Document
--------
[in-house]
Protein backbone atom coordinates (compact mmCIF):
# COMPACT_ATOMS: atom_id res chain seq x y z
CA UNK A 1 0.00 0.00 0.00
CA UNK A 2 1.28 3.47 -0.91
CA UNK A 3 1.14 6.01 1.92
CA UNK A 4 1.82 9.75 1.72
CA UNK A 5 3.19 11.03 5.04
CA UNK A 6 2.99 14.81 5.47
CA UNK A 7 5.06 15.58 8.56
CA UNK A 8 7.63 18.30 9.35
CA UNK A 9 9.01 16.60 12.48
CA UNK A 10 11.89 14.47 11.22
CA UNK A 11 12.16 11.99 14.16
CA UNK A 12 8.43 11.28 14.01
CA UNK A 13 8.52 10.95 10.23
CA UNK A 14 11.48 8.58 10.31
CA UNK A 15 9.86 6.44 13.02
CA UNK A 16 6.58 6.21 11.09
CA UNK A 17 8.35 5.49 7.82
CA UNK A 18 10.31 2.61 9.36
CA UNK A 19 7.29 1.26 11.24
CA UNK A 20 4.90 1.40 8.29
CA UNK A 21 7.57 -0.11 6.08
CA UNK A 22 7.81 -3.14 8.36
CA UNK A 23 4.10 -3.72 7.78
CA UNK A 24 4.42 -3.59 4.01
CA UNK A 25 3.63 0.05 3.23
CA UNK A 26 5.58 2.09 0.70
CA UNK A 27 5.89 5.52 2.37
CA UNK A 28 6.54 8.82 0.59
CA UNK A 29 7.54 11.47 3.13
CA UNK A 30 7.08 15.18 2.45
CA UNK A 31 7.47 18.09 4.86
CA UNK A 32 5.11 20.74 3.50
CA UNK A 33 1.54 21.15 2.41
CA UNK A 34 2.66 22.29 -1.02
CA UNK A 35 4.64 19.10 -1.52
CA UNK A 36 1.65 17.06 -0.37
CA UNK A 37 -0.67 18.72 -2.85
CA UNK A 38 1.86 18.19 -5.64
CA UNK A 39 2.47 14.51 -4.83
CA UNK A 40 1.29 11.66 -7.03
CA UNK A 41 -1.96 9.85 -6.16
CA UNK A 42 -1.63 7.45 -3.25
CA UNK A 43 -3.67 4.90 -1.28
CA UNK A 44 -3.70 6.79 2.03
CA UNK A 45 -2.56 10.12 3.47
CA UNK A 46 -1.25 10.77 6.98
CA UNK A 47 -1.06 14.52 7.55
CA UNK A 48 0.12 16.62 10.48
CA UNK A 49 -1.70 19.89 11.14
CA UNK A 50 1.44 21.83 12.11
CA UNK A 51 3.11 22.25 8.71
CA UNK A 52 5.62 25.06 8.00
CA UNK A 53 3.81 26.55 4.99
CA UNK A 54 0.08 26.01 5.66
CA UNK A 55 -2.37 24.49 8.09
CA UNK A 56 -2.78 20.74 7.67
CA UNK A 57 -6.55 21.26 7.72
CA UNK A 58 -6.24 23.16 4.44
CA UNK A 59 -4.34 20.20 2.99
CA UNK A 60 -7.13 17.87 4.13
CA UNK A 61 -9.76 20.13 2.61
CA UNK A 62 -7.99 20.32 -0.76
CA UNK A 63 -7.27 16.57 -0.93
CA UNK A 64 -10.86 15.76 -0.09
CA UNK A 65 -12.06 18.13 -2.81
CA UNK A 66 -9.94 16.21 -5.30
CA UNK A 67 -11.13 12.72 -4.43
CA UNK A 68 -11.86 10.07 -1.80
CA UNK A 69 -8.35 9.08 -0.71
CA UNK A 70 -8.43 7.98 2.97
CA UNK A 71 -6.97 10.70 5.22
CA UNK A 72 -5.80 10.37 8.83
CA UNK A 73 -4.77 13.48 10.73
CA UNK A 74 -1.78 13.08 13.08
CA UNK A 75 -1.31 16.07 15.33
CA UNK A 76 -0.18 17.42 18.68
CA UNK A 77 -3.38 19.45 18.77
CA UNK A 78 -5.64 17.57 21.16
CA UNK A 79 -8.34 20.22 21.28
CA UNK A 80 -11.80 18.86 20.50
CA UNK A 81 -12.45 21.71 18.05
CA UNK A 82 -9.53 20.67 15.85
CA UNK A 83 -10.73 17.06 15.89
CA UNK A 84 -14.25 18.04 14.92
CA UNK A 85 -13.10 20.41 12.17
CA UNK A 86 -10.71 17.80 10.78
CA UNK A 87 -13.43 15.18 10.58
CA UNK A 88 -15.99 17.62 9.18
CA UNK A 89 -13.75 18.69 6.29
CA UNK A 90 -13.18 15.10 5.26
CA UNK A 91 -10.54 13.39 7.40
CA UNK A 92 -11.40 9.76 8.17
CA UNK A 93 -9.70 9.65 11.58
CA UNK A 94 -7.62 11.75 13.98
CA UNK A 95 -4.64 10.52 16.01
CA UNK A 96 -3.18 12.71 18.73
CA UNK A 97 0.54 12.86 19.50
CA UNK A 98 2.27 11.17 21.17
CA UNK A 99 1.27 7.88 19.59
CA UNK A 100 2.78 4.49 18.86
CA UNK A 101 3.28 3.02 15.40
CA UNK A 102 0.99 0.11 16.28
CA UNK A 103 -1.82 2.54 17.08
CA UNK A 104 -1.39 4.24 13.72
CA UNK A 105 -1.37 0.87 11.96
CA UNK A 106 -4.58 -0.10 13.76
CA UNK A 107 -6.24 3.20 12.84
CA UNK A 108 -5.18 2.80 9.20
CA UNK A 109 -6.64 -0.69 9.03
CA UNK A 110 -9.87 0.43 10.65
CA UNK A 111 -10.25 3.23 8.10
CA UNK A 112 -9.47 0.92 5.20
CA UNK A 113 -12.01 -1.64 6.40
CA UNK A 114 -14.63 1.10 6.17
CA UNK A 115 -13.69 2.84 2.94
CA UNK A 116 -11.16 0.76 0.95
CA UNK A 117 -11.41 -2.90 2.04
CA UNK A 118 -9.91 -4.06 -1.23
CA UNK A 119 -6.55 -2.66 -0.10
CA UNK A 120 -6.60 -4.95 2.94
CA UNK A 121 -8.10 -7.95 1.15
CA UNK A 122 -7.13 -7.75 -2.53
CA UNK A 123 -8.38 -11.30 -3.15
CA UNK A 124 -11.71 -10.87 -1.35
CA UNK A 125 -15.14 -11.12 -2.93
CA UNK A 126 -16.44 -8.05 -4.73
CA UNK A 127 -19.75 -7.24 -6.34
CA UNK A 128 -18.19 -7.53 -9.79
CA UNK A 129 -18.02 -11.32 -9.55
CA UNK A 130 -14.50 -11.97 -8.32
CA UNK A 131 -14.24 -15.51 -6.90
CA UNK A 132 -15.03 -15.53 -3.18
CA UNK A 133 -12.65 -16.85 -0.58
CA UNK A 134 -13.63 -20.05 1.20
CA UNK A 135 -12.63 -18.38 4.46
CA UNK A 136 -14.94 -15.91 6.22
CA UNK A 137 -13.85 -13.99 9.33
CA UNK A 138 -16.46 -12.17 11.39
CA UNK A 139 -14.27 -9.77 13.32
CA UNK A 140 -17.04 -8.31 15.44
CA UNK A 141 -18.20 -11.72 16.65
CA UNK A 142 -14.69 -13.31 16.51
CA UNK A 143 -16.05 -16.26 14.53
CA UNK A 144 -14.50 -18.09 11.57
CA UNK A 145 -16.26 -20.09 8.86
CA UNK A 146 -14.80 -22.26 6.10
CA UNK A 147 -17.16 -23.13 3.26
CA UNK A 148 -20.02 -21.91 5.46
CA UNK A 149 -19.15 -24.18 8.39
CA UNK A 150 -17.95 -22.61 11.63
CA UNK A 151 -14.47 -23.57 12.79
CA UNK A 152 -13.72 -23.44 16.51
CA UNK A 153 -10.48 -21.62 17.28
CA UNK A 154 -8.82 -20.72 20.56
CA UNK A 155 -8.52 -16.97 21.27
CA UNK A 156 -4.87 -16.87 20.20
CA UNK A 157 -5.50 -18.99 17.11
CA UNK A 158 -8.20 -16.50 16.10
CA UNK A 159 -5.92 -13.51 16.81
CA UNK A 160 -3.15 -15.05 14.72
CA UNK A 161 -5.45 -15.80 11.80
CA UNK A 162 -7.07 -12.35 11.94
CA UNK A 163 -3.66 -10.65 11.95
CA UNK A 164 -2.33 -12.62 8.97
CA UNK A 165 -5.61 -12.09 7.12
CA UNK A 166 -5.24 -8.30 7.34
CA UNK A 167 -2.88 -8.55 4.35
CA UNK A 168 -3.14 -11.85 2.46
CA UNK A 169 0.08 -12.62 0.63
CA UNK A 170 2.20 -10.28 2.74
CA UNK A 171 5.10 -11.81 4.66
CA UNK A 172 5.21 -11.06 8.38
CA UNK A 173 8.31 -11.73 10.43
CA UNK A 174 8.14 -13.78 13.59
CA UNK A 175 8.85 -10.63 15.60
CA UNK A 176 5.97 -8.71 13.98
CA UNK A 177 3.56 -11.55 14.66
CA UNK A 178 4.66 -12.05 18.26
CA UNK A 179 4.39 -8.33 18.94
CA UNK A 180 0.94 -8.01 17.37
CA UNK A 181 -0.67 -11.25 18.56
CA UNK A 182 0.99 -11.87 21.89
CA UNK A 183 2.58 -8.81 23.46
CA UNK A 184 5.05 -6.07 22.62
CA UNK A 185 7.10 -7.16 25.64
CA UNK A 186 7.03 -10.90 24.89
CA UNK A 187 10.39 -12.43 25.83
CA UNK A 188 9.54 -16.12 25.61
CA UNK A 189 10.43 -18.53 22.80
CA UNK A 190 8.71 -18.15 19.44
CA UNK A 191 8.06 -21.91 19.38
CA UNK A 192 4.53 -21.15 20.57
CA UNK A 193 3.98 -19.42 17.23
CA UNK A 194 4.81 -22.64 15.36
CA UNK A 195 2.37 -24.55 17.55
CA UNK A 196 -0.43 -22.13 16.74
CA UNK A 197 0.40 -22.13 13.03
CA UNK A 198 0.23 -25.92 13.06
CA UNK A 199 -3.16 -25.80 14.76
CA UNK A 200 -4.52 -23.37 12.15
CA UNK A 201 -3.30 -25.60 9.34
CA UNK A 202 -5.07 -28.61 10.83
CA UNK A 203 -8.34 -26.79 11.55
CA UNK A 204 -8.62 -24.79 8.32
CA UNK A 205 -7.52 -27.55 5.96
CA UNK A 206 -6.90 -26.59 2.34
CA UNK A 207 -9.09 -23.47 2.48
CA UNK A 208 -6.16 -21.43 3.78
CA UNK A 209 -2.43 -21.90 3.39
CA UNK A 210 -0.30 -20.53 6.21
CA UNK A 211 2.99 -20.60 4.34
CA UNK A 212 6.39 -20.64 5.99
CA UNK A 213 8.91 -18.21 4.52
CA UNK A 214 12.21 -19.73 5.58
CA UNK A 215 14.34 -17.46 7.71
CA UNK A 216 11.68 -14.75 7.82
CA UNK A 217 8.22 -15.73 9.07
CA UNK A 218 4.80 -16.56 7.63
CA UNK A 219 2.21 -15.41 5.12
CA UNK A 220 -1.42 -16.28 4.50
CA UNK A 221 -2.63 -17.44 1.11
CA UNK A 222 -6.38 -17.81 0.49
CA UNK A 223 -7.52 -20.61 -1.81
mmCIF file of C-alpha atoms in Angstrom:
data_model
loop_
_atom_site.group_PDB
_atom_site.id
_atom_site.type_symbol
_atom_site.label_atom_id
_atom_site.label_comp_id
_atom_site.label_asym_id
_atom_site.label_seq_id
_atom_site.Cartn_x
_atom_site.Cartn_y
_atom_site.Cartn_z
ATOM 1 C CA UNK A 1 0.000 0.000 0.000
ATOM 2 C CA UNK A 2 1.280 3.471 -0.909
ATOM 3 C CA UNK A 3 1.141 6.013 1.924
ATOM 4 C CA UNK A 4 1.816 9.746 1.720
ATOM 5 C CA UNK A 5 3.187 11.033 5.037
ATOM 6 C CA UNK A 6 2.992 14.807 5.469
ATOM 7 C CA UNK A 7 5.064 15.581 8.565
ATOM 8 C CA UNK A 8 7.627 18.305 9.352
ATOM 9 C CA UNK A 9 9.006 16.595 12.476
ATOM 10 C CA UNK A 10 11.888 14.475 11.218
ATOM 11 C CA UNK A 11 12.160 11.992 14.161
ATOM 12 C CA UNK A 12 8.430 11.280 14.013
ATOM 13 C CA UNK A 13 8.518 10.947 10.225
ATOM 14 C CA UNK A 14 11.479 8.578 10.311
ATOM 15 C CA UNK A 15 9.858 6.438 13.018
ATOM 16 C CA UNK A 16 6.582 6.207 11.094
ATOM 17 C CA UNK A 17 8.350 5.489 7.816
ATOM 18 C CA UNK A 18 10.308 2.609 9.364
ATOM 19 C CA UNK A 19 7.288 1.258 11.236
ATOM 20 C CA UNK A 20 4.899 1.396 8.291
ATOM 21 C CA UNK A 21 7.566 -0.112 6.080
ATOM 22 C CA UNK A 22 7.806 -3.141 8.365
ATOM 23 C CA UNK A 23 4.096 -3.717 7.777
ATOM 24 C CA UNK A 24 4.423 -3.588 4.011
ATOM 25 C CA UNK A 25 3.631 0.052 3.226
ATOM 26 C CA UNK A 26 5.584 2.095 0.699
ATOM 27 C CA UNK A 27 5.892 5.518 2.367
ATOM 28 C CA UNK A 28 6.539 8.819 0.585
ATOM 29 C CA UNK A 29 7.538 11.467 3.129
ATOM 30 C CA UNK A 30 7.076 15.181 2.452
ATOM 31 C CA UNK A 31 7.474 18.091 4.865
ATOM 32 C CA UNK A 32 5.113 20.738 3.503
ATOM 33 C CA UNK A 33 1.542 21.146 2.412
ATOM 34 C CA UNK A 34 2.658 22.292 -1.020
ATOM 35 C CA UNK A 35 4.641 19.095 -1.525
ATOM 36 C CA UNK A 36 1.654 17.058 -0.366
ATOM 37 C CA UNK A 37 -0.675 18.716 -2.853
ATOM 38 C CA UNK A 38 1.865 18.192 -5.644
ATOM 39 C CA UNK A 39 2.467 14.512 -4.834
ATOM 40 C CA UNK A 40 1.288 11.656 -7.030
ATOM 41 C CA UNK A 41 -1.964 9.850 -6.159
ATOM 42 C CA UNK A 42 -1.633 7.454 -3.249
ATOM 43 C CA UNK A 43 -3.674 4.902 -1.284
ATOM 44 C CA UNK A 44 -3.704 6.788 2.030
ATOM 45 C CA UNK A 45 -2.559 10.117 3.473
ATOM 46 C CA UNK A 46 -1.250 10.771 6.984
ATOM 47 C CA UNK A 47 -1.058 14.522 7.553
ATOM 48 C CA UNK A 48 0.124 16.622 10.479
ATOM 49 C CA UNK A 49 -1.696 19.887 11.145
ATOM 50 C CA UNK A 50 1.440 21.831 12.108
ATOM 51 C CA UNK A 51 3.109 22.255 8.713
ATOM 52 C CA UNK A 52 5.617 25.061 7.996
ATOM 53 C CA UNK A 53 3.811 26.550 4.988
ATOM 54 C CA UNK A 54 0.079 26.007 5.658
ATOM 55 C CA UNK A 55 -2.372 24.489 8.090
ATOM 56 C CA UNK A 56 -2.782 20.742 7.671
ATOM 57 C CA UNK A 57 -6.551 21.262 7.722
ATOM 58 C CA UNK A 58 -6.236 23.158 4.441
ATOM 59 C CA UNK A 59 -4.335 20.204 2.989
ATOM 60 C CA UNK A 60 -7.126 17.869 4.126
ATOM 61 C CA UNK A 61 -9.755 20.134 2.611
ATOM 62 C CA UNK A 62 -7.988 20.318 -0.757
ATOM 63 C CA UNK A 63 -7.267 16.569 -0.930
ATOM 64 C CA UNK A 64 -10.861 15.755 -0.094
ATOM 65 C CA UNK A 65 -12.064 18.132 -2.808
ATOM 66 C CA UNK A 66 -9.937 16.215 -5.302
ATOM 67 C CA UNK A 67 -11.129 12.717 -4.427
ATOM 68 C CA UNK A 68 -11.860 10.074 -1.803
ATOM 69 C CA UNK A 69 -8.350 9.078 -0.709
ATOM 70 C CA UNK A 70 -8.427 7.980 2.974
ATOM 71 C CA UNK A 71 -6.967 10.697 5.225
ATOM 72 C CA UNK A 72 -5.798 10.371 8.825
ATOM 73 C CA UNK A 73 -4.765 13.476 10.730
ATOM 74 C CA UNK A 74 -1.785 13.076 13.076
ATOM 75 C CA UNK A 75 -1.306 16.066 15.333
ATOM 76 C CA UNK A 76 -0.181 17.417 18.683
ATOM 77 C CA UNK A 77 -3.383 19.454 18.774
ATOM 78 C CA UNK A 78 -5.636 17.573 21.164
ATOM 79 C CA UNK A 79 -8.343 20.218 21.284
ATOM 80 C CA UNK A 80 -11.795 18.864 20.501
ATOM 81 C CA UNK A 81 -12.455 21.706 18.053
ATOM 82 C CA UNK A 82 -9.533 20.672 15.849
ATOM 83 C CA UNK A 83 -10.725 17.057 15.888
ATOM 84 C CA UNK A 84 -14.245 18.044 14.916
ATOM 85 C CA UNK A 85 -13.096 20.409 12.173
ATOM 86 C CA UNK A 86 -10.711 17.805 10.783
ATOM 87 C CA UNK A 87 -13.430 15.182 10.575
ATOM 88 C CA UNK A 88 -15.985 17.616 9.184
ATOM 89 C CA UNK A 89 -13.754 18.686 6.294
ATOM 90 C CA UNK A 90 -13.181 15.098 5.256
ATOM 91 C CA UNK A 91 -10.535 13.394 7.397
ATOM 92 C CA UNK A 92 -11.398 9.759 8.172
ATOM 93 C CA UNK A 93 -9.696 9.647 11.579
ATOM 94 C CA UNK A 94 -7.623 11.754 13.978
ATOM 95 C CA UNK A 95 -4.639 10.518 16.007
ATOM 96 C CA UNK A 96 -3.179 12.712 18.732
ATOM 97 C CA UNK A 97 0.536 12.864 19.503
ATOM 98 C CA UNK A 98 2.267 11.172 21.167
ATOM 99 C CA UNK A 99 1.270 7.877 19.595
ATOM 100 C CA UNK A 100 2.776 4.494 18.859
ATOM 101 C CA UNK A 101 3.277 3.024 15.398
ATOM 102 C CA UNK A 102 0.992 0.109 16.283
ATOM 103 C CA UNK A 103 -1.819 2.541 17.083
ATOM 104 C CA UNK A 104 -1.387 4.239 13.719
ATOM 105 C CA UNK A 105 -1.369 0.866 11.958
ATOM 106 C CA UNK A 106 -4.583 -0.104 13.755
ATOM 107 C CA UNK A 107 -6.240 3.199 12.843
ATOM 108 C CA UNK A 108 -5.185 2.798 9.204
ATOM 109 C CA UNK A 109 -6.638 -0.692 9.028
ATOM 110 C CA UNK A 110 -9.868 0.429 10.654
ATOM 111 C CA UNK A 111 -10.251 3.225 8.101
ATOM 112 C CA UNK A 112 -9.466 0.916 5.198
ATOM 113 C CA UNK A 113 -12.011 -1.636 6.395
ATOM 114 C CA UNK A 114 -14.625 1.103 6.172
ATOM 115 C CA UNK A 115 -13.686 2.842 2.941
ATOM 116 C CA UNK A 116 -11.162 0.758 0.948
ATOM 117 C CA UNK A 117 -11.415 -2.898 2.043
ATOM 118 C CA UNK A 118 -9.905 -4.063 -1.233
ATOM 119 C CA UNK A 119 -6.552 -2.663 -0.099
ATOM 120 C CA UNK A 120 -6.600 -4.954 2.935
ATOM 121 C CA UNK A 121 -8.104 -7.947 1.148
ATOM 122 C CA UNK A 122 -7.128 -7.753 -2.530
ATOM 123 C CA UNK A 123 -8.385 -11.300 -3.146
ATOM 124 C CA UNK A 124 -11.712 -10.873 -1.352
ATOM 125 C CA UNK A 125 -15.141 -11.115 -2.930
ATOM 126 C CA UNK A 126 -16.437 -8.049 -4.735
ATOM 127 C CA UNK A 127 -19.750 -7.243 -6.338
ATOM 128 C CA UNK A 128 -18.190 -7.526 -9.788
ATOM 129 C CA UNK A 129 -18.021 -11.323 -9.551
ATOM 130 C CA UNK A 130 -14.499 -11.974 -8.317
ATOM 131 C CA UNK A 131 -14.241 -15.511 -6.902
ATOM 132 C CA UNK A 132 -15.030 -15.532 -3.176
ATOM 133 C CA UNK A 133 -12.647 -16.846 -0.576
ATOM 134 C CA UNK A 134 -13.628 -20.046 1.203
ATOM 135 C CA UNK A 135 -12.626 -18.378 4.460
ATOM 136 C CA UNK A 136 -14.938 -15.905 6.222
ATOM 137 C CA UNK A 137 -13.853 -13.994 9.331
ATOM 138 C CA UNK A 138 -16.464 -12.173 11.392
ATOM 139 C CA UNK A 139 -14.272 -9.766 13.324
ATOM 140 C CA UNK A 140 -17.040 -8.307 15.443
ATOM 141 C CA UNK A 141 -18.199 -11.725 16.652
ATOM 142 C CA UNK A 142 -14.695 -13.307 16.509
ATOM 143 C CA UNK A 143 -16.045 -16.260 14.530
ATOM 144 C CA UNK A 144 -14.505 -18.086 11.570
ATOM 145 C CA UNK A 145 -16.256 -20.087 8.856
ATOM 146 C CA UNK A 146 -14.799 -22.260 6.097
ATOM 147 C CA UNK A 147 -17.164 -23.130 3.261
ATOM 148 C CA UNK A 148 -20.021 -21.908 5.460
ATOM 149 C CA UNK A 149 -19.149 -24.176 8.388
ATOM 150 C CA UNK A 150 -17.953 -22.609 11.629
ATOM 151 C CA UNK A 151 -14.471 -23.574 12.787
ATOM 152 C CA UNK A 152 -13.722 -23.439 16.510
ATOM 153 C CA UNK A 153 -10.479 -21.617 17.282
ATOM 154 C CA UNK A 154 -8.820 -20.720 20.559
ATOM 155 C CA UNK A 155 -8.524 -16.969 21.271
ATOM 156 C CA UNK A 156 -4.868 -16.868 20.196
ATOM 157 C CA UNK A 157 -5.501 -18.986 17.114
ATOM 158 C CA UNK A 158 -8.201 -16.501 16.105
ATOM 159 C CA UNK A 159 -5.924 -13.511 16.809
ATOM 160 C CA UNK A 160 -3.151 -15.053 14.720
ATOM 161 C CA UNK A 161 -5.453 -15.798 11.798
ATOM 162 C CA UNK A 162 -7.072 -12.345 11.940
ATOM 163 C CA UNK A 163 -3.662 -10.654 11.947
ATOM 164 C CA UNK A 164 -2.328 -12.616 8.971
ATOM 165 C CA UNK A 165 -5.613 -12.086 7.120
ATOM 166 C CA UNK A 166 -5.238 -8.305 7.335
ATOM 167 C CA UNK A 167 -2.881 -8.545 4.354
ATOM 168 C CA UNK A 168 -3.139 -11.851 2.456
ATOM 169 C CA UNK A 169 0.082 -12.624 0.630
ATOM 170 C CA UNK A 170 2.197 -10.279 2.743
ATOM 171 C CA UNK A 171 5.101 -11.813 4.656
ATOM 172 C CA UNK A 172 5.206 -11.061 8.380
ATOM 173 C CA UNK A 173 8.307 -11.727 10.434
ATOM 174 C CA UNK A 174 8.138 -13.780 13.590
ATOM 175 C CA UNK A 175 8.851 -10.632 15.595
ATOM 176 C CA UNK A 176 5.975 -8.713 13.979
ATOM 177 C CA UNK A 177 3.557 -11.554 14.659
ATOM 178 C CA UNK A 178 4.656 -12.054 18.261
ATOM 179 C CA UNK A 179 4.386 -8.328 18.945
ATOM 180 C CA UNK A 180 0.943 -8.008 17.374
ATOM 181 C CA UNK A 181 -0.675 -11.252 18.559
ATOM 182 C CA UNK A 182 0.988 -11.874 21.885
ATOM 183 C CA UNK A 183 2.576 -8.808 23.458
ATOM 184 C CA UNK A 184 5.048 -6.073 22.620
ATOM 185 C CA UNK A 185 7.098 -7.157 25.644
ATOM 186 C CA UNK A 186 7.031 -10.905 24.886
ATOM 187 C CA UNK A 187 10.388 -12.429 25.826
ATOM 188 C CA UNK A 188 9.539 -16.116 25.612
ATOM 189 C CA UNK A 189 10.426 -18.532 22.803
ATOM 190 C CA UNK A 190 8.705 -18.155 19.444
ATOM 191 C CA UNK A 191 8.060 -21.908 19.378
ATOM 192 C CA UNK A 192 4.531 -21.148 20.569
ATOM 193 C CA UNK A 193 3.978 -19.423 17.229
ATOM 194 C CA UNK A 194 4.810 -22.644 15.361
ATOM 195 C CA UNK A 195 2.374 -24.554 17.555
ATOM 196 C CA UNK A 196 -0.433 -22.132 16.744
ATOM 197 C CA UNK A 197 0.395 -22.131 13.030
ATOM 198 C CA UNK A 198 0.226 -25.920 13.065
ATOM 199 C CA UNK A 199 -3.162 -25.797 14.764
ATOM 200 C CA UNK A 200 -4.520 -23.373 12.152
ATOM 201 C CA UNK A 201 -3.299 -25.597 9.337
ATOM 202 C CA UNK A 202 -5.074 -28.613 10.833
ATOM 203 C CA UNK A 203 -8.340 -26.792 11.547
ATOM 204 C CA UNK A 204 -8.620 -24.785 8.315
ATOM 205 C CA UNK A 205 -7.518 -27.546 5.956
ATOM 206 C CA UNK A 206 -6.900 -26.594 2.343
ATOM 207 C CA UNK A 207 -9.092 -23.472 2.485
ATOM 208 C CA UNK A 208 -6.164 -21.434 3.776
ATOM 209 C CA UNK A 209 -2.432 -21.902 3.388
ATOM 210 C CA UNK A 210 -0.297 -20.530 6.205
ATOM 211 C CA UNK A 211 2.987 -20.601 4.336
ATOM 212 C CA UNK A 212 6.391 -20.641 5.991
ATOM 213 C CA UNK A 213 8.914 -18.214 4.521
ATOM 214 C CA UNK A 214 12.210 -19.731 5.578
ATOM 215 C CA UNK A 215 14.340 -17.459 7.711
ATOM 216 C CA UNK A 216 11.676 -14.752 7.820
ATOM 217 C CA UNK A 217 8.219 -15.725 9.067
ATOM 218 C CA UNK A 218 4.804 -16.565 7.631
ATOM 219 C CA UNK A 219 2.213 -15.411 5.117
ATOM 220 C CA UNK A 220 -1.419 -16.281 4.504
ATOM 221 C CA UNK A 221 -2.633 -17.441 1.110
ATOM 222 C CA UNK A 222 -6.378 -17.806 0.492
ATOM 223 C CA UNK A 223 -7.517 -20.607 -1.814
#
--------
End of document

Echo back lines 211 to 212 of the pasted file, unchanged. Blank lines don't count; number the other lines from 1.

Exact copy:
CA UNK A 208 -6.16 -21.43 3.78
CA UNK A 209 -2.43 -21.90 3.39